Nearly 15 years ago, Coca-Cola starting letting soda fans mix their own flavors with its Freestyle fountains. Now, Kraft Heinz wants to do the same for dipping sauces.
Sauce “bases” include Ketchup, Ranch, 57 Sauce and BBQ Sauce. Customers can pick one (yes, just one) and mix it with flavor “enhancers,” including jalapeño, smoky chipotle, buffalo and mango (here, you can pick more than one). Those extra flavors can each be added at “low,” “medium” or “high” intensities.
A prototype of the dispenser, called the Heinz Remix, was announced on Wednesday and will be showcased at the National Restaurant Association Show in Chicago this weekend. Kraft Heinz
(KHC) plans to start running pilot programs with the product in restaurants from late 2023 into early next year. The company worked with Microsoft and others to bring the machine to life.
The base options could change over time, a relief for those already worried about the lack of mayo.
“These bases and enhancers will continue to evolve,” Diana Frost, chief growth officer of North America at Kraft Heinz, told CNN. “As we continue to ramp up and see the scaled opportunities, we’re going to continue to take the cues from consumers.” Customers may also be able to mix bases eventually.
Kraft Heinz is going all-in on innovation as it tries to enter a phase of growth after years of working to turn the business around. To stabilize the company, it focused on spotlighting its best-known brands like Kraft Mac & Cheese and Velveeta. Now, it’s thinking bigger — or at least, saucier.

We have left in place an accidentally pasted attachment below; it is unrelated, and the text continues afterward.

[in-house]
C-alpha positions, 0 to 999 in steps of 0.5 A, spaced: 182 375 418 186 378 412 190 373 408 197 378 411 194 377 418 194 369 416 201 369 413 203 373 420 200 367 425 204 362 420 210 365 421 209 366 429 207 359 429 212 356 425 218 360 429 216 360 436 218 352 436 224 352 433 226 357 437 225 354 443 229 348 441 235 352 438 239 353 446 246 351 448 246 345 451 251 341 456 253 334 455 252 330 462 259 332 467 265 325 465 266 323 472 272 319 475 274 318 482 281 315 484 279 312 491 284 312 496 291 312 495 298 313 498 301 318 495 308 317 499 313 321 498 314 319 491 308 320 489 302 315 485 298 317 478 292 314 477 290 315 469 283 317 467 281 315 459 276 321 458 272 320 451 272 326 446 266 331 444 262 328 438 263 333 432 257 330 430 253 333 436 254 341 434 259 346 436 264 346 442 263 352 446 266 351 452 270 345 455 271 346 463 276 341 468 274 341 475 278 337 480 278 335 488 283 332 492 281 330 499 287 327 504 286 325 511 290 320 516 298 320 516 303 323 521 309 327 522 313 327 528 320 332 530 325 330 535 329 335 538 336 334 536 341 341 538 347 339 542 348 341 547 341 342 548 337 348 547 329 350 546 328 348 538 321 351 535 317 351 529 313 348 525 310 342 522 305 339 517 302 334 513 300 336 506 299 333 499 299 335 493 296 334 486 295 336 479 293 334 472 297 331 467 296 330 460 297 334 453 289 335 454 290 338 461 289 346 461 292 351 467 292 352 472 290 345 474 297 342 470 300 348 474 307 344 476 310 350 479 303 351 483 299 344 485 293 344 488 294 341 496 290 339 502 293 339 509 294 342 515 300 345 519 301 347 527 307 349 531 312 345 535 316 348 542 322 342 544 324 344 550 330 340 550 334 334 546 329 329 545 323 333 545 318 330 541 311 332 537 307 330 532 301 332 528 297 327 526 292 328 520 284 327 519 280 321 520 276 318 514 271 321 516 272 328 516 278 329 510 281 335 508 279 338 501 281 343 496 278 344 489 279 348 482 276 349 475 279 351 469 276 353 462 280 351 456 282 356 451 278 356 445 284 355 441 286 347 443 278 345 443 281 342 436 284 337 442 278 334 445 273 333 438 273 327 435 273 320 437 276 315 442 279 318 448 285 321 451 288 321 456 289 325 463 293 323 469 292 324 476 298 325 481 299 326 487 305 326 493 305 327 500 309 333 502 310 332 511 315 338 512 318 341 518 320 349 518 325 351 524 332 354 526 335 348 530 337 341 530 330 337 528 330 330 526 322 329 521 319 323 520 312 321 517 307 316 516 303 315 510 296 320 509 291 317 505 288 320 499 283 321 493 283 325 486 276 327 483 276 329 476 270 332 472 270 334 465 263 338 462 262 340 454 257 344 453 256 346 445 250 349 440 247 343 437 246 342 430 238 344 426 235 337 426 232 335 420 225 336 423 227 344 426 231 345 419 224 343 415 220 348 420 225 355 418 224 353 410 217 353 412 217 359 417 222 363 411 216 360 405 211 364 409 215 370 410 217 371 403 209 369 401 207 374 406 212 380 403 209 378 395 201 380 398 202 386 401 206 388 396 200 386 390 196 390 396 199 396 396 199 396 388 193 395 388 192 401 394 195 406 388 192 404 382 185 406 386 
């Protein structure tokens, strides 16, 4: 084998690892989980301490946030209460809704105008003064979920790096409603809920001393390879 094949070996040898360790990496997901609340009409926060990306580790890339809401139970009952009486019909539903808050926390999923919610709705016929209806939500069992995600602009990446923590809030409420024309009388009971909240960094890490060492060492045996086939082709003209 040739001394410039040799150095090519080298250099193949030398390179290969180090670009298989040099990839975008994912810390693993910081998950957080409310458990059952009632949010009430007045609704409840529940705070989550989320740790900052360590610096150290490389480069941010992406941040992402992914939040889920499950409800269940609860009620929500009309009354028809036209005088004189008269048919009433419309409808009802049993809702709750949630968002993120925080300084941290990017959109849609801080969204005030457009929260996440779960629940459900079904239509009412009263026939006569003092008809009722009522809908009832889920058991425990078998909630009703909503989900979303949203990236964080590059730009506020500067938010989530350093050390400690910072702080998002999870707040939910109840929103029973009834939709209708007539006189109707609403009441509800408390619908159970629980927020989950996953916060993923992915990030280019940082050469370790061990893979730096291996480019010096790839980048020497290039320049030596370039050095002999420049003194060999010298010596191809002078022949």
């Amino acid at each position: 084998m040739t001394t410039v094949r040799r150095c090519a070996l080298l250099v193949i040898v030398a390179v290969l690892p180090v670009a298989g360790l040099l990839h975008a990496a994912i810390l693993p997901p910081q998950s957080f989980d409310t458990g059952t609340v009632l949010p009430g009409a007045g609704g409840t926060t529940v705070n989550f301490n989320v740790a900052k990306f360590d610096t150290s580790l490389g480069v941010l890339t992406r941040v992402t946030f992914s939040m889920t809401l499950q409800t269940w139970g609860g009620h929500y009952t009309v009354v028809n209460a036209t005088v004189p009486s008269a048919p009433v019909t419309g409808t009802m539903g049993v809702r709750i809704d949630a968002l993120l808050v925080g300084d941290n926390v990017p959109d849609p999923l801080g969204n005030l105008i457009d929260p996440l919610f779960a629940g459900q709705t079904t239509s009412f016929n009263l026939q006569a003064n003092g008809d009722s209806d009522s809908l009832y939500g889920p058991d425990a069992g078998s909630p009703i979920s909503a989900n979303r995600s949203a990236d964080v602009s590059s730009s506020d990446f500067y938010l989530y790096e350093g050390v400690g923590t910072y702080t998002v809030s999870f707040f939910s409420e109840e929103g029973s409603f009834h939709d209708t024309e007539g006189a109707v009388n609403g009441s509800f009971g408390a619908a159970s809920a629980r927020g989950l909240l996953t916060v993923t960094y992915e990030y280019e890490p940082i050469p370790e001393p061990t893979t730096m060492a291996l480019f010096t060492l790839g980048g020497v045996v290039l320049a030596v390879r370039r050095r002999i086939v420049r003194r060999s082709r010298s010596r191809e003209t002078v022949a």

“Innovation will be our single single biggest driver of growth,” said Frost. Through 2027, Kraft Heinz has a goal of an additional $2 billion in North American retail revenue from innovation.
The idea is for Remix to be in food service providers like restaurants, cafeterias and stadiums, not on grocery shelves. But food service is also a key part of the growth plan. And the company is planning to use the choices customers make to help inform its product decisions in retail.
The company’s away-from-home division, which includes restaurants, is “a great tip of the spear,” Frost said. “A lot of insights come first in away-from-home.”
Seeing which flavors, from sweet to smokey to spicy, appeal to consumers is particularly important, noted Frost. “We’re really excited to put consumers in control of that and what we can learn from it.”
Lately, Kraft Heinz is all about letting customers mix and match. Earlier this month, the company announced a new line of frozen meals: Five mains, five starchy sides and five veggies, which can be baked in the oven at the same time for an assortment of lunches or dinners.